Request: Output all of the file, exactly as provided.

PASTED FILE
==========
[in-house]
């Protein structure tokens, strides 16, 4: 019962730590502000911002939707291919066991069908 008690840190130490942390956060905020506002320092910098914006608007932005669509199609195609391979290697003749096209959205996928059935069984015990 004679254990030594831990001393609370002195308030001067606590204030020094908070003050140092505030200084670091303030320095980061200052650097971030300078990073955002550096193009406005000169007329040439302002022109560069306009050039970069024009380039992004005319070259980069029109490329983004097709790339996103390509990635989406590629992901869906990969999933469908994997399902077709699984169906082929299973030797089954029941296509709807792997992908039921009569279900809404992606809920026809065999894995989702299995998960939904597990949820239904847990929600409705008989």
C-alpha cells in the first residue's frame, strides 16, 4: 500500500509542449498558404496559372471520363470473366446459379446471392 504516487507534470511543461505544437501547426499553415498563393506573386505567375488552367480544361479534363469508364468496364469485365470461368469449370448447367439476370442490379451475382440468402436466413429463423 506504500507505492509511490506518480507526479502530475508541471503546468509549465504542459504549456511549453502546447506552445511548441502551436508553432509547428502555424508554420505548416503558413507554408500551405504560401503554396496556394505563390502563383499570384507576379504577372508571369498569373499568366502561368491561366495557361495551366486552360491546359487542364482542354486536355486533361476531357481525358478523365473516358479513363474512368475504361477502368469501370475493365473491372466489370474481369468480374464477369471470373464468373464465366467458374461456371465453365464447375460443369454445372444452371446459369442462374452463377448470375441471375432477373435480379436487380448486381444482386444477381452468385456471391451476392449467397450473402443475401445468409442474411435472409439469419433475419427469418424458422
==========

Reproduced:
[in-house]
């Protein structure tokens, strides 16, 4: 019962730590502000911002939707291919066991069908 008690840190130490942390956060905020506002320092910098914006608007932005669509199609195609391979290697003749096209959205996928059935069984015990 004679254990030594831990001393609370002195308030001067606590204030020094908070003050140092505030200084670091303030320095980061200052650097971030300078990073955002550096193009406005000169007329040439302002022109560069306009050039970069024009380039992004005319070259980069029109490329983004097709790339996103390509990635989406590629992901869906990969999933469908994997399902077709699984169906082929299973030797089954029941296509709807792997992908039921009569279900809404992606809920026809065999894995989702299995998960939904597990949820239904847990929600409705008989």
C-alpha cells in the first residue's frame, strides 16, 4: 500500500509542449498558404496559372471520363470473366446459379446471392 504516487507534470511543461505544437501547426499553415498563393506573386505567375488552367480544361479534363469508364468496364469485365470461368469449370448447367439476370442490379451475382440468402436466413429463423 506504500507505492509511490506518480507526479502530475508541471503546468509549465504542459504549456511549453502546447506552445511548441502551436508553432509547428502555424508554420505548416503558413507554408500551405504560401503554396496556394505563390502563383499570384507576379504577372508571369498569373499568366502561368491561366495557361495551366486552360491546359487542364482542354486536355486533361476531357481525358478523365473516358479513363474512368475504361477502368469501370475493365473491372466489370474481369468480374464477369471470373464468373464465366467458374461456371465453365464447375460443369454445372444452371446459369442462374452463377448470375441471375432477373435480379436487380448486381444482386444477381452468385456471391451476392449467397450473402443475401445468409442474411435472409439469419433475419427469418424458422